Wherever you buy your wood from, just make sure it’s labeled as “cooking wood.”
Tips For Choosing Wood For Smoking Brisket
This is really a personal choice, so we aren’t going to try to tell you exactly what to pick.
Do you prefer a smokier flavor? Use a wood type and size that will lend to a smokier cook.
Do you prefer a more subtle flavor? Try logs and one of the types that burn clean and slower, so it’s less overpowering.
Regardless of the type of wood you end up using, just make sure it’s dry hardwood. This will result in the cleanest smoke possible. Too much black smoke will bitter the final flavor.
If you’re new to smoking brisket, choose a beginner brisket recipe to get started, and follow the instructions pretty closely. It’s tried and tested so you know it’ll turn out about right.
As you gain more experience and confidence in your smoking skills, try mixing and matching woods for a unique finished product.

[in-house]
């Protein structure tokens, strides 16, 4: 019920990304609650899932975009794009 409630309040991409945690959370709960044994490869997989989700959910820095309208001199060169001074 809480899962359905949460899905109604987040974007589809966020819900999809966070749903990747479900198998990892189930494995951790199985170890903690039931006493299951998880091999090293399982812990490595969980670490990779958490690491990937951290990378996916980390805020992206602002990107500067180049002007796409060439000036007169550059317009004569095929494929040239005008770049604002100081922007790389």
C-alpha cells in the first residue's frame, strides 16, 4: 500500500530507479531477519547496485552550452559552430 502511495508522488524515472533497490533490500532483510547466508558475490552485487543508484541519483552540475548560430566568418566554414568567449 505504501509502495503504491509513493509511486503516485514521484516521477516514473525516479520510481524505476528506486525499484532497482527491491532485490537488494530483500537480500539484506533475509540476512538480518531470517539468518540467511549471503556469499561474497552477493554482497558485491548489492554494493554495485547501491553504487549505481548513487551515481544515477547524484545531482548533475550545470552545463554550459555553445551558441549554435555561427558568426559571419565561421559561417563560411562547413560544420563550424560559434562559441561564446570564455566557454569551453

What Should You NOT Do When Smoking Brisket?
1. Don’t use fire-starting aids.
Definitely don’t use any sort of fluids to get your wood burning. While tossing on some lighter fluid is surely one of the fastest ways to start a fire, you’ve got to realize what that does to your meat.
You’re cooking WITH SMOKE. Lighter fluid, when it burns, GIVES OFF SMOKE.
Be smart. Don’t eat lighter fluid (smoke).
2. Don’t just use any old wood.
Sure, maybe you’ve got an old pallet laying around, or some old 2x4s, or maybe you’re fancy enough to have some cedar planks form smoking your salmon fillet the other night.
Do NOT use any lumber that not specifically sold or labeled as being for food/cooking use.